Perhaps the largest casualty resulting from baseball’s scandals with PEDs during the past 20 years is our sense of wonder. We can’t look at an amazing accomplishment or outstanding feat performed on the field, an impressive body of work put together over the course of a 162-game season, and completely accept that those achievements are completely legitimate. Our benefit of the doubt has been erased. Skepticism is king.

Unfortunately, that prevents some of us from enjoying some truly marvelous spectacles, the sorts of accomplishments that make baseball worth watching these days, that make the sport as exciting and rewarding as it’s ever been.

For instance, there is Jake Arrieta’s current stretch of dominant pitching for the Chicago Cubs. The right-hander has picked up right where he left off last season, when he won the National League Cy Young Award with a 22-6 record and 1.77 ERA. Arrieta, 30, also tied for the major-league lead in shutouts and complete games, while allowing the fewest hits and home runs per nine innings among qualifying MLB starting pitchers.

After the first month of the 2016 season, Arrieta is pitching like he wants another Cy Young Award (and a big contract after next season). In five starts, he has a 5-0 record and 1.00 ERA, and pitched the second no-hitter of his career nearly two weeks ago against the Cincinnati Reds.

However, Arrieta is something of a late bloomer. He didn’t have this sort of success early in his career, when he was considered one of the Baltimore Orioles’ top prospects. After compiling a 5.46 ERA in 69 appearances, the O’s discarded Arrieta to the Cubs and he began rebooting himself into one of MLB’s best pitchers. But that sort of early failure, followed by eye-popping success is enough to make some raise an eyebrow. It’s impossible not to think it, really. When asked about the suspicions, Arrieta said he was flattered by such accusations and thought they were funny.

Yet it’s one thing for fans to voice such suspicions about Arrieta’s career makeover on social media, message boards and blogs, and another for a prominent national ESPN broadcaster to take such skepticism to the airwaves. That brings us to Stephen A. Smith, who noted Arrieta’s recent success on First Take, then proceeded to claim he wasn’t making PED accusations toward the pitcher while basically accusing him of PED use. Here’s the clip:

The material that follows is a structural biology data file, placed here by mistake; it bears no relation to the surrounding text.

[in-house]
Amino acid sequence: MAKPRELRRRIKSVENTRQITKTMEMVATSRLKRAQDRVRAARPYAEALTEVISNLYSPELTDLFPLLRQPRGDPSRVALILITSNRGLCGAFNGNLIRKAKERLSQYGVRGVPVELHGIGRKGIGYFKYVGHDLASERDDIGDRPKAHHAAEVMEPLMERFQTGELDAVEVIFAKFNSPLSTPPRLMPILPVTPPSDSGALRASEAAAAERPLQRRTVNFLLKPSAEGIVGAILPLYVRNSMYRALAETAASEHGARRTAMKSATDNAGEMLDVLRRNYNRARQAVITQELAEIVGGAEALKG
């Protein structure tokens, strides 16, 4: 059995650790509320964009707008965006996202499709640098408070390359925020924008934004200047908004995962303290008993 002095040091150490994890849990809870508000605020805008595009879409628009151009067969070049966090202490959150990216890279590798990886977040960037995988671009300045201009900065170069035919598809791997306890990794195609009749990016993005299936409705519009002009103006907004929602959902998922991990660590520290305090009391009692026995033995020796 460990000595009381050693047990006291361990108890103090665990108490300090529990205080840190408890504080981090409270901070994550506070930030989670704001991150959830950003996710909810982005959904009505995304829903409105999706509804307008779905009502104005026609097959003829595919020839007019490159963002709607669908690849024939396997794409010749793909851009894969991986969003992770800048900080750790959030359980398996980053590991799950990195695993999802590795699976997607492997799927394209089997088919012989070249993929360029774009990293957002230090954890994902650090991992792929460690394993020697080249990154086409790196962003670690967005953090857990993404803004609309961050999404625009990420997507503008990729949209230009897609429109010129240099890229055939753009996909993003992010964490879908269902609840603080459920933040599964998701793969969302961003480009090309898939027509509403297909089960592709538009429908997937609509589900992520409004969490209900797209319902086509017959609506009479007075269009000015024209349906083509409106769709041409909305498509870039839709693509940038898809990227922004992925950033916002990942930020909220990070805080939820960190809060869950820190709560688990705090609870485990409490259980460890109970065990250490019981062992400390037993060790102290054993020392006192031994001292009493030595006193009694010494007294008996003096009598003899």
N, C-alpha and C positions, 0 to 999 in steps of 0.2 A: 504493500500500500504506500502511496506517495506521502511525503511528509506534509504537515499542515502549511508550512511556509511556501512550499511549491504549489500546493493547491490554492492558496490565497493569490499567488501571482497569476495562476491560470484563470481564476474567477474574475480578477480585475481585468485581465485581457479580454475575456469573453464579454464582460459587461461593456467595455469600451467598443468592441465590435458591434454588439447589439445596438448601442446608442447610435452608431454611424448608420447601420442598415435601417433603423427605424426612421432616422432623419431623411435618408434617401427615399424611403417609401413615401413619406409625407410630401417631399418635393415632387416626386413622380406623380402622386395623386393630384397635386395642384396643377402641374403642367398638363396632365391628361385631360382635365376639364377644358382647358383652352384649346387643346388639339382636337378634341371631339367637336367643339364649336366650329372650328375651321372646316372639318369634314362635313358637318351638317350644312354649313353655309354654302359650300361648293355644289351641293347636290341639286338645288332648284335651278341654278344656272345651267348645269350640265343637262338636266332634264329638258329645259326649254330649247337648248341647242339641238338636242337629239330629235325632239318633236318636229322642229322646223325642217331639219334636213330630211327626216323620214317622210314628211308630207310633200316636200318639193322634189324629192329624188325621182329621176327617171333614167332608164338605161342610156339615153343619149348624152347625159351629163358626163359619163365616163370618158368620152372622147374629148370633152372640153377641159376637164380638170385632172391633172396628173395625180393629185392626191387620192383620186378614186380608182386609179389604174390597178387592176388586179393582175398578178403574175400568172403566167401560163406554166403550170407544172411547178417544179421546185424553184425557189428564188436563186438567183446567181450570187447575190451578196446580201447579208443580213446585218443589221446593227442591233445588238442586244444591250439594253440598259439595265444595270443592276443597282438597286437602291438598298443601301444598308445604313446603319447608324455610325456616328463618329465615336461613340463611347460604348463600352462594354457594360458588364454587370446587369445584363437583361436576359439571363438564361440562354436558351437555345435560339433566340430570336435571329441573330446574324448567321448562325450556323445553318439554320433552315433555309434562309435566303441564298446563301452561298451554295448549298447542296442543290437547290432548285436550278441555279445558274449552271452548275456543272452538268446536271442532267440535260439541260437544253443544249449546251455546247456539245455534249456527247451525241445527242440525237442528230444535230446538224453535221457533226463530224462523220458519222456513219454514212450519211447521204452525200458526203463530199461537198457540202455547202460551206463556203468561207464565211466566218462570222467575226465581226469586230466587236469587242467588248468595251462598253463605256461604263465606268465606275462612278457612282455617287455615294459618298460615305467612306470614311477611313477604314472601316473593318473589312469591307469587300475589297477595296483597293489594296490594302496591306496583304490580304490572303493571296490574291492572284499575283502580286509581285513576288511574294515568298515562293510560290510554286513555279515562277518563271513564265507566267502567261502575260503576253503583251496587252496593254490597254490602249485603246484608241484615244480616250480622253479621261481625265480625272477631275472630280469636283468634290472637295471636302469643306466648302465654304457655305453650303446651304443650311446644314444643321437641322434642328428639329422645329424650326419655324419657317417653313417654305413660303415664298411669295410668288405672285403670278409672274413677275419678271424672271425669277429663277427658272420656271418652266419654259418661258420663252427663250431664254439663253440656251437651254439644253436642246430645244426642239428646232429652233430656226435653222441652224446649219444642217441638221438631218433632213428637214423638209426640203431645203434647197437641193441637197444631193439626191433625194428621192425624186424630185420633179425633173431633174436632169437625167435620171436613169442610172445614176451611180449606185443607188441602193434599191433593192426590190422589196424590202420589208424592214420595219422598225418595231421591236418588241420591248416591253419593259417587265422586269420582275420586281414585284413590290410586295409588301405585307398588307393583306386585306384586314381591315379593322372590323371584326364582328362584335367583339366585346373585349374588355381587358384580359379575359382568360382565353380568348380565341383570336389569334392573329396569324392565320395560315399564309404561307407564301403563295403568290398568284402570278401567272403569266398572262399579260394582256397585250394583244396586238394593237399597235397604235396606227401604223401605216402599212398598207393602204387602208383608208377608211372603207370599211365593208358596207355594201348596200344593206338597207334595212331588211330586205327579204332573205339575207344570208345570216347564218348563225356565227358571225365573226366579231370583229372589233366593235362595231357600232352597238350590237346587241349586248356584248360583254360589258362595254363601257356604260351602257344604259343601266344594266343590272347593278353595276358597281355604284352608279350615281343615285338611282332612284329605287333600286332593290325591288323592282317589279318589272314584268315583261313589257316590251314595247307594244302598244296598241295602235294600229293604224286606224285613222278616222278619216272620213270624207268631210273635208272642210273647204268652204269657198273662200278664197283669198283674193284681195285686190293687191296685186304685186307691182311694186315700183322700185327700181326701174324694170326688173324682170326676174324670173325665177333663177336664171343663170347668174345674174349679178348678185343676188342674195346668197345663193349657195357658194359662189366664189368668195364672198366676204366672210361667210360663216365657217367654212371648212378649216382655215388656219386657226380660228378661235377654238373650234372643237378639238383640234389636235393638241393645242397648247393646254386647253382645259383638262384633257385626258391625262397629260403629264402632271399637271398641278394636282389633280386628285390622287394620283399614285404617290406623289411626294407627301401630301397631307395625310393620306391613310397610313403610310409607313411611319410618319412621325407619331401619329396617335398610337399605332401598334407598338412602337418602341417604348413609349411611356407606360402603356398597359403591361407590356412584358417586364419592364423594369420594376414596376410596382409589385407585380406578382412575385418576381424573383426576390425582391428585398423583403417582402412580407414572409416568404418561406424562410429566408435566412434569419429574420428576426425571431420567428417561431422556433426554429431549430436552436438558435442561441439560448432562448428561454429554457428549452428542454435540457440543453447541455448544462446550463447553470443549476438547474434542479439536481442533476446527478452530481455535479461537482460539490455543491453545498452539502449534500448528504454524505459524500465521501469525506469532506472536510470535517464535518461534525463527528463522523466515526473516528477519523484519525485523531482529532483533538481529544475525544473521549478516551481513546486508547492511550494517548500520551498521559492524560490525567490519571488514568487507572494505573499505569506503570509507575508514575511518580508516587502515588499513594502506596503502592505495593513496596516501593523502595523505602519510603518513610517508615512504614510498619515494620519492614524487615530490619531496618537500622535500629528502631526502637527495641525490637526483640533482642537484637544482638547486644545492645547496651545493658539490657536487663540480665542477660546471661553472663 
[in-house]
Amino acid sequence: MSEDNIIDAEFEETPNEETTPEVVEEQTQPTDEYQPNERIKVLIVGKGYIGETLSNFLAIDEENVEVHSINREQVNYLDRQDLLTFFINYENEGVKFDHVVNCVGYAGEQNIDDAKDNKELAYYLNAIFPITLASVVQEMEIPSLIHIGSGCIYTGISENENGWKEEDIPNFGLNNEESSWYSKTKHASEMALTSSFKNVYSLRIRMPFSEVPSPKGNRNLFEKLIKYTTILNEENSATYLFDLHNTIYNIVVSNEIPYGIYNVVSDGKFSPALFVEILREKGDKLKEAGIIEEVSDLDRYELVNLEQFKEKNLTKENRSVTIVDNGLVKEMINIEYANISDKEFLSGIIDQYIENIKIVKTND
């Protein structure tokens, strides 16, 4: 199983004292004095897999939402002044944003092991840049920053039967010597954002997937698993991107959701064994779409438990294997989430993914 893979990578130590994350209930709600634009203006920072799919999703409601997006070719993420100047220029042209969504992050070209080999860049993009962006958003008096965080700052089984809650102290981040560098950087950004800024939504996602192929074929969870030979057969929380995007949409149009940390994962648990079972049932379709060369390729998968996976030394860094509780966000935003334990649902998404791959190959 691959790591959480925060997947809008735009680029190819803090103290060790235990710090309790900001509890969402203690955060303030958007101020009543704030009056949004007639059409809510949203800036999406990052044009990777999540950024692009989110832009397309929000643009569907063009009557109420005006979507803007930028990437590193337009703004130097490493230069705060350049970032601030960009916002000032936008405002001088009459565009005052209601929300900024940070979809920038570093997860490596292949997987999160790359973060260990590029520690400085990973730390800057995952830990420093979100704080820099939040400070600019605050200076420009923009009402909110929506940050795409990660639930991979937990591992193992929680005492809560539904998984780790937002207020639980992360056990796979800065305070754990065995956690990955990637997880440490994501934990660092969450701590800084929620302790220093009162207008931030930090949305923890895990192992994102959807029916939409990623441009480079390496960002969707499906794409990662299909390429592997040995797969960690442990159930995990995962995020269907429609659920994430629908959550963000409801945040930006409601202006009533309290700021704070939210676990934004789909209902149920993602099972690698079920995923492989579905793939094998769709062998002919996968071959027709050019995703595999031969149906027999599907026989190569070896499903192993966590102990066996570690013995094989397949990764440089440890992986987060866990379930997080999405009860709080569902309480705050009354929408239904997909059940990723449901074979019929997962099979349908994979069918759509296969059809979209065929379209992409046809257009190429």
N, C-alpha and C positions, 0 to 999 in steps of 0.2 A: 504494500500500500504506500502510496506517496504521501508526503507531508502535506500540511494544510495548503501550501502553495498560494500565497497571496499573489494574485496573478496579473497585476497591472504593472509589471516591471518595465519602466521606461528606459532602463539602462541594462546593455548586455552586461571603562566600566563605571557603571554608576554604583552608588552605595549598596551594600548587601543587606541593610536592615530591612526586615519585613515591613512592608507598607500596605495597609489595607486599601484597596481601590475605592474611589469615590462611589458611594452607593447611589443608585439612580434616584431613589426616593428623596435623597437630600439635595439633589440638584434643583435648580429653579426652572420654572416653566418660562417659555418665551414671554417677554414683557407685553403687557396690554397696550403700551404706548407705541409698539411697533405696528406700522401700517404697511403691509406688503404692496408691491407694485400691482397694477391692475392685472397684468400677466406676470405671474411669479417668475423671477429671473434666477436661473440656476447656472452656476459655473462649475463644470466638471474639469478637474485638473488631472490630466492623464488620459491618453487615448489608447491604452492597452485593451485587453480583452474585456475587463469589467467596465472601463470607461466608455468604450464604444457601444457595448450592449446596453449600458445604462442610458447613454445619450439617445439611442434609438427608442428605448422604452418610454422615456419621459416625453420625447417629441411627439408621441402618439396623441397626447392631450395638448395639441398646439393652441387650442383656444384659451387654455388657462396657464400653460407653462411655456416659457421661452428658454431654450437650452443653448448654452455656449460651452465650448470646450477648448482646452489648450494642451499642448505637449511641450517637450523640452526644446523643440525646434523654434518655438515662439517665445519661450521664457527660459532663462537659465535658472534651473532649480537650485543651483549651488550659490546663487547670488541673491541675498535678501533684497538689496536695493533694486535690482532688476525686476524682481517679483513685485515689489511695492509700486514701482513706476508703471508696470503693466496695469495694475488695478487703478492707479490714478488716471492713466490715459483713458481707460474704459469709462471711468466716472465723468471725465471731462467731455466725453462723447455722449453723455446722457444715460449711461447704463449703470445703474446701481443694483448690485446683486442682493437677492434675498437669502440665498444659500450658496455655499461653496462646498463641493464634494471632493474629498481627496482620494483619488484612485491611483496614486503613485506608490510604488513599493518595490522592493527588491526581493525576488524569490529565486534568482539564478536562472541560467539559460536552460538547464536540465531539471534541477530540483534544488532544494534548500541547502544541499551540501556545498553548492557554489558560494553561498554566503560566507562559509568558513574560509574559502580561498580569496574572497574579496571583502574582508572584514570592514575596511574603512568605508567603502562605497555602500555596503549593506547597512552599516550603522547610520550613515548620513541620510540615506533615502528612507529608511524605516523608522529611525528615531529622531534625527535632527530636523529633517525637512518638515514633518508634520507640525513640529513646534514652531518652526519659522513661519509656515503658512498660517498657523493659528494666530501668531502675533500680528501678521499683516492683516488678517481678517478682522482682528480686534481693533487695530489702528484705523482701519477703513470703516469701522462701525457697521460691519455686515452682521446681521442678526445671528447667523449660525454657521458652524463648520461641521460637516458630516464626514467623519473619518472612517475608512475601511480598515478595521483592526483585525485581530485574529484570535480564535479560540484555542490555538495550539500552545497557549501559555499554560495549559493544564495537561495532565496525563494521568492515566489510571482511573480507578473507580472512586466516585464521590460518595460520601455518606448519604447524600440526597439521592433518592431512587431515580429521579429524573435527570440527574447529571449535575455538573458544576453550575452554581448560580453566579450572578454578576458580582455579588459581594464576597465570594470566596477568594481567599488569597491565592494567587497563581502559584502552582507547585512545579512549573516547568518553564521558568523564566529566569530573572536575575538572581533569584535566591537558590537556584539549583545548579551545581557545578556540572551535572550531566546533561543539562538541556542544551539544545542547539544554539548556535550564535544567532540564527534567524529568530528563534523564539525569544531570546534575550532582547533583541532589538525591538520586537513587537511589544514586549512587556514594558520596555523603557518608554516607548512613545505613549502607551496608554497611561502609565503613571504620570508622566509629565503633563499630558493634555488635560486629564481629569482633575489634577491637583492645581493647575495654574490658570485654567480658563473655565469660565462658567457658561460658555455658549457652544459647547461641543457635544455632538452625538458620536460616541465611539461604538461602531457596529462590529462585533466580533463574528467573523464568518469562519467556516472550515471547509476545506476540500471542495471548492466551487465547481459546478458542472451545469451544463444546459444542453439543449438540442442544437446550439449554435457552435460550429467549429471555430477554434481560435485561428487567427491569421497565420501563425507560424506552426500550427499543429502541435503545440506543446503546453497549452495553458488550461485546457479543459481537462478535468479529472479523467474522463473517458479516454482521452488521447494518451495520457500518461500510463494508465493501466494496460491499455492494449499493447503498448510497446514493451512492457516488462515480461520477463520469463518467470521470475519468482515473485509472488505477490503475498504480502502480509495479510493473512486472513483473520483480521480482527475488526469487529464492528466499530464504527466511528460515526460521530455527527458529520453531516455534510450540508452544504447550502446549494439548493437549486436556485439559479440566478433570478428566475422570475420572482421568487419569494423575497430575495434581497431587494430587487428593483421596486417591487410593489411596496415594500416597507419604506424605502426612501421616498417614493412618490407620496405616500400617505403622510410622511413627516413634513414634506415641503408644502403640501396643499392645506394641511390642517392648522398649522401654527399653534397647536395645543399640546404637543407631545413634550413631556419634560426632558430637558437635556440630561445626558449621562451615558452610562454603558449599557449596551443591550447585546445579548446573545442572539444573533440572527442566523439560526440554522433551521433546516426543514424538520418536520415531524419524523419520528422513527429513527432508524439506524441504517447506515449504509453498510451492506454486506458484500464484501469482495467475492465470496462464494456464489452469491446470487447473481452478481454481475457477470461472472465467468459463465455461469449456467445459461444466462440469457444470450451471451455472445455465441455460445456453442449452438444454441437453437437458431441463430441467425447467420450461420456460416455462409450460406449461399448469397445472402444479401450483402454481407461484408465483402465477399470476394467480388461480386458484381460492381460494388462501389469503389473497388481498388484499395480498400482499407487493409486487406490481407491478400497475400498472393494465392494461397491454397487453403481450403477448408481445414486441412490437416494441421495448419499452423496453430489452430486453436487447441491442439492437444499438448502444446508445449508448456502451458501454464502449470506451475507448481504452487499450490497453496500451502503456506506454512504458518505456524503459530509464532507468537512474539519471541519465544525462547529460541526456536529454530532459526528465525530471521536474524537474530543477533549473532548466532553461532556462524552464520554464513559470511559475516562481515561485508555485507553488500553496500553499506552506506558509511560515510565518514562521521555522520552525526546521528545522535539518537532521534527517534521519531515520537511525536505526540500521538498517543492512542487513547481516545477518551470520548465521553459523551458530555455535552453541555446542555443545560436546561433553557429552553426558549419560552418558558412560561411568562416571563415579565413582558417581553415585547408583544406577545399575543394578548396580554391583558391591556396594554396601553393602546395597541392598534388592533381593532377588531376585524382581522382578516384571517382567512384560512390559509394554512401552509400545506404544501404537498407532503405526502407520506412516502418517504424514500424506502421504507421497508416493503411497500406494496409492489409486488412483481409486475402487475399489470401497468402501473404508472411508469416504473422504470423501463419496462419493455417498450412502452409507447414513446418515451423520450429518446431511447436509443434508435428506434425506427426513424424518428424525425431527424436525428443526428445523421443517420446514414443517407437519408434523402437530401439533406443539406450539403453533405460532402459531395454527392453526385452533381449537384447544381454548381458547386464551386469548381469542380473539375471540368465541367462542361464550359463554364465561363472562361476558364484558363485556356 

“I’m just looking at it, and I’m saying to myself, all right, I’m not going to accuse you of using performance-enhancing drugs, supplements, whatever you want to call it,” said Smith. “But I will say that you shouldn’t just be laughing at those who are looking at you and saying, ‘Excuse me, what the hell is going on here?’ because it’s not like they haven’t seen performance-enhancing drug users before.”

Upon word of Smith’s remarks getting to Arrieta, the pitcher responded on Twitter:

Look, we get it. This is what Stephen A. Smith does. It’s what he’s supposed to do, whether we like it or not. (And for all of us who claim we don’t like it, people tune in for those remarks. And we write about them here at Awful Announcing.) If the idea is to get people to go to ESPN.com and click on that video, and maybe go on to watch First Take to see what Stephen A. says next, then mission accomplished — over and over again.

But if a non-credentialed blogger, or someone who wasn’t working regularly for a credited website or publication, said something like this, he or she would be heavily criticized. Ask Jerod Morris how that went for him seven years ago when he raised questions about Raul Ibanez’s productivity. Yet Smith can go on a nationally televised program and voice unsubstantiated suspicions without repercussions.

Baseball isn’t typically a sport of immediate gratification. Players don’t often go right from high school or college to instant success at the major league level. That’s why the sport has minor leagues, to learn the game and refine their talents, to train themselves into becoming major league-caliber players. Do we forget that every time a player has success that seemingly comes “out of nowhere”? Did last season’s Year of the Prospect — when several young stars such as Kris Bryant and Carlos Correa — along with the early emergence of Mike Trout make us forget that baseball players take time to develop? Sometimes, a guy needs that proverbial change of scenery — a new organization willing to work from a clean slate, a different coaching staff that might see something that the previous team missed — to fulfill his potential. It’s a story we see every year in baseball.

So why does Jake Arrieta have to be different? And why can’t we enjoy watching him pitch as well as anyone has in recent years? Sure, it’s possible we’ll feel foolish for it at some point. That doubt is now inherent. As mentioned before, it’s the casualty of baseball’s PED scandals. But we shouldn’t let that take away from enjoying a sport played at its highest level, and appreciating watching someone what do what normal guys can’t. Isn’t that why we watch these events to begin with? You don’t have to ruin that for us, Stephen A.

About Ian Casselberry

Ian is a writer, editor, and podcaster. You can find his work at Awful Announcing and The Comeback. He's written for Sports Illustrated, Yahoo Sports, MLive, Bleacher Report, and SB Nation.